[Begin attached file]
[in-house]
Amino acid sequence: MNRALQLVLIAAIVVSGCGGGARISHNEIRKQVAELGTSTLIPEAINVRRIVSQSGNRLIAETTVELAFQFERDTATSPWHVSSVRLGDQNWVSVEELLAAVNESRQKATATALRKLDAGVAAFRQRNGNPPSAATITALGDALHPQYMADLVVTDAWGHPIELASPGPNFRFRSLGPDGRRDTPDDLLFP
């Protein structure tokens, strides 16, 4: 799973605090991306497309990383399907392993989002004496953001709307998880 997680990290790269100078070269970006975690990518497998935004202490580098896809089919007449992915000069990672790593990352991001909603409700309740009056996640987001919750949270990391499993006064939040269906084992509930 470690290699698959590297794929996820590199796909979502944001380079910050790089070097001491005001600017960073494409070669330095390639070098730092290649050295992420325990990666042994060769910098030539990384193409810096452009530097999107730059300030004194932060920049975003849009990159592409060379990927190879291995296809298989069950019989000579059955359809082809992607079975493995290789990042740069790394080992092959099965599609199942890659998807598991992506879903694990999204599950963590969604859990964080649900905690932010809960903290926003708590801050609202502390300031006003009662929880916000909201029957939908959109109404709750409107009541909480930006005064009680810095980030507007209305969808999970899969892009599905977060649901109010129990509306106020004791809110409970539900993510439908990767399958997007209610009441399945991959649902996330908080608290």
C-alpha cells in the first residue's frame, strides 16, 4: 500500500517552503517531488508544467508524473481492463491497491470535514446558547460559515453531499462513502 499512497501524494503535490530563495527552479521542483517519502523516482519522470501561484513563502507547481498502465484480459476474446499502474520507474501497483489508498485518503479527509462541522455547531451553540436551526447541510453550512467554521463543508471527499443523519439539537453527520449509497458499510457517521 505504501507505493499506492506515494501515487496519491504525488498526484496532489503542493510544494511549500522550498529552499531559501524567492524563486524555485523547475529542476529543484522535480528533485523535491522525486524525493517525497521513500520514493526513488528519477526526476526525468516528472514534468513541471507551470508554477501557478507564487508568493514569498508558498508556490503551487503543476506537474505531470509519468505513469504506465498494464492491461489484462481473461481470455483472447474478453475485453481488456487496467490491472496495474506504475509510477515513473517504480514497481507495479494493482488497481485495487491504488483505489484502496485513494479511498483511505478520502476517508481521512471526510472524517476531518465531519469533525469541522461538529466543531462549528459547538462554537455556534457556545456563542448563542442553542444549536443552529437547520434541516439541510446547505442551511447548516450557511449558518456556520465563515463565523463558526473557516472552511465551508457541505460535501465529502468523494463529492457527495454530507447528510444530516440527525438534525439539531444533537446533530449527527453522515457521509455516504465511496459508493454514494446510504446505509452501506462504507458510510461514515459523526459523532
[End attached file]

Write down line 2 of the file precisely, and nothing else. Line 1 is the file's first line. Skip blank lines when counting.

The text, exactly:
Amino acid sequence: MNRALQLVLIAAIVVSGCGGGARISHNEIRKQVAELGTSTLIPEAINVRRIVSQSGNRLIAETTVELAFQFERDTATSPWHVSSVRLGDQNWVSVEELLAAVNESRQKATATALRKLDAGVAAFRQRNGNPPSAATITALGDALHPQYMADLVVTDAWGHPIELASPGPNFRFRSLGPDGRRDTPDDLLFP